Dropped out of college. Started a "few companies" on a tight budget that now bring in 6 figures/year. Hire kids that are "young and hungry" so you can pay them peanuts while you reap most of the profits. Take a small loss up front to get them started. Big proponent of DTC advertising. Want to scale business larger but not sure how to raise the funds.

Drug dealer confirmed.

Jun 8, 2018

Does anyone else hate all this 10X'ing everything shit?

heister:

Look at all these wannabe richies hating on an expensive salad.

    • 1
Jun 7, 2018

Just saw some guy with a hat that said that, the fuck is it?

Jun 8, 2018

A guy wrote a book about how to 10X your business and now it's a meme. People want to 10X fucking everything overnight. What happened to incremental growth?

heister:

Look at all these wannabe richies hating on an expensive salad.

Jun 10, 2018

I mean, I only hate it cause I don't really have any idea's how to 10x my net-worth.

Jun 12, 2018

Redevelop old apartment complexes with good bones in regentriyfing areas into millennial focused housing. Run everything through Air BnB with optionality to lease long-term if you can. Incorporate art murals, espresso machines, fast WiFi, etc... Have a flexible common space with desks and offer a membership for cheap workspace.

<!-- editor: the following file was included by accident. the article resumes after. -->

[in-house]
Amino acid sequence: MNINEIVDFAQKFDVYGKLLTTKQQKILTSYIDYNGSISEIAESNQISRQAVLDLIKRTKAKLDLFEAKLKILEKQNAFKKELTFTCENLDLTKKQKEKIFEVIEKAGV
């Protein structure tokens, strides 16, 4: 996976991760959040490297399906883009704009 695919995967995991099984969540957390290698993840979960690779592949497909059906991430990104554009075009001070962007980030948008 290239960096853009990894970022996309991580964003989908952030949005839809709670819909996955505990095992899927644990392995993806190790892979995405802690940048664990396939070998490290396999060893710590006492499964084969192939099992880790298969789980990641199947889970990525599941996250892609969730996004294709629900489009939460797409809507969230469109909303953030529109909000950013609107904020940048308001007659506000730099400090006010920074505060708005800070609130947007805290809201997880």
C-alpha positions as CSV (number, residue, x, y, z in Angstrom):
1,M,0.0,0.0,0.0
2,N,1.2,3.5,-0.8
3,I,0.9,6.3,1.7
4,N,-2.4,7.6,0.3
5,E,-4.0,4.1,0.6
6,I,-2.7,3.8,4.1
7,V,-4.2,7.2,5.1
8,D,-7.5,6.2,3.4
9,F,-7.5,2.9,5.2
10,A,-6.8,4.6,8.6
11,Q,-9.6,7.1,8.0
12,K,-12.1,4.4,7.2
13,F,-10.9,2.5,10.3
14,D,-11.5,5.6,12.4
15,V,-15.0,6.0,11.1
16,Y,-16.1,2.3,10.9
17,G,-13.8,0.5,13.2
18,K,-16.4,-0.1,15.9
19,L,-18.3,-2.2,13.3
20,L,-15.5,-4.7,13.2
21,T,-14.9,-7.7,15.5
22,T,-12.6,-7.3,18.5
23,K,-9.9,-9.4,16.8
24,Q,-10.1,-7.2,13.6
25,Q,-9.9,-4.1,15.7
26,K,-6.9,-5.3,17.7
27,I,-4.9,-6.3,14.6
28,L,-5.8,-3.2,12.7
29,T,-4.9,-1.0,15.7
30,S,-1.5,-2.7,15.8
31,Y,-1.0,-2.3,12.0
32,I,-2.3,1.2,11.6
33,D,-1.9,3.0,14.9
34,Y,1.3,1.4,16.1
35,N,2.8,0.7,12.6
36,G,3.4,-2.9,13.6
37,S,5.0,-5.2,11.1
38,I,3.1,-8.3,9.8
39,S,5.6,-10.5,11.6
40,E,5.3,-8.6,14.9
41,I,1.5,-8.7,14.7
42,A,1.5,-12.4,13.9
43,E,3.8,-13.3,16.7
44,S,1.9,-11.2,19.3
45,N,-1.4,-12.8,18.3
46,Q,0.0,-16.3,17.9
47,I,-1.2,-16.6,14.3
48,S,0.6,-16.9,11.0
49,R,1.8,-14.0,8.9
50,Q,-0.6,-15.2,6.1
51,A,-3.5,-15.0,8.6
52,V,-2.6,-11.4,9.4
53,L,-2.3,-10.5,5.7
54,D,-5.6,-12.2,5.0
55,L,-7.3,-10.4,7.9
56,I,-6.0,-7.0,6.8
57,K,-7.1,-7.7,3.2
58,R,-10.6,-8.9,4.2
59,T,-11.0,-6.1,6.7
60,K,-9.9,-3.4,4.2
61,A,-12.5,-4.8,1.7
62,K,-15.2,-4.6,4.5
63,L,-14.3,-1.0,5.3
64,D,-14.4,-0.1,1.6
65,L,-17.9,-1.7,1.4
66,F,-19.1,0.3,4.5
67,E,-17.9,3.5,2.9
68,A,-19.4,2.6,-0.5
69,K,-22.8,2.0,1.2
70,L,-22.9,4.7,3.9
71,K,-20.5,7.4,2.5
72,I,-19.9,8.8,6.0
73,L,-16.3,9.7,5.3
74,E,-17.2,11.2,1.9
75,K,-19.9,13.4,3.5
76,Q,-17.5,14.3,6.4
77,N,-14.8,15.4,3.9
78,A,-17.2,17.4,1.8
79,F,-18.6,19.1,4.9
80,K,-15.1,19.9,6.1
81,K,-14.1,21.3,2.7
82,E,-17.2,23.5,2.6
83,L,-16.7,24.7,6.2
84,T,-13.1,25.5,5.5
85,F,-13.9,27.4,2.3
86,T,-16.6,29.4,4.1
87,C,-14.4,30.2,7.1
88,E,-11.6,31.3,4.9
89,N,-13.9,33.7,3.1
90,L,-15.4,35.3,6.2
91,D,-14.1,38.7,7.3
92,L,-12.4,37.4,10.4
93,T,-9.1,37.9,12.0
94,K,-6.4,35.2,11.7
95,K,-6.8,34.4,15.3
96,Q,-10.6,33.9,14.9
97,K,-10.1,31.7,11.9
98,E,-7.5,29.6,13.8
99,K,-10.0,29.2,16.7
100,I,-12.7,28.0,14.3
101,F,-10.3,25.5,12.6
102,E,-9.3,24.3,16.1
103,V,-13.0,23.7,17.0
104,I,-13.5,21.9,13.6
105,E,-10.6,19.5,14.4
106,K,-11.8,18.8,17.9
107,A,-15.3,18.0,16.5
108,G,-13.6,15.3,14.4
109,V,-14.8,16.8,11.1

I know one thing is certain - home ownership in America will continue to drop. This continues to present enormous opportunity for those willing to take risks and employ creativity.

Feb 6, 2018

It's a cool idea but the potential IRR doesn't really strike me as that attractive.

Jun 12, 2018

Depends on the hold period and more importantly cap-rate inflation/deflation. That said, owning real-estate is playing the long-game - not much risk to owning a tangible asset where replacement cost and renter demand are constantly rising (assuming A grade location).

Big money is made in large-scale development with others people's money as the GP if you hit the promote.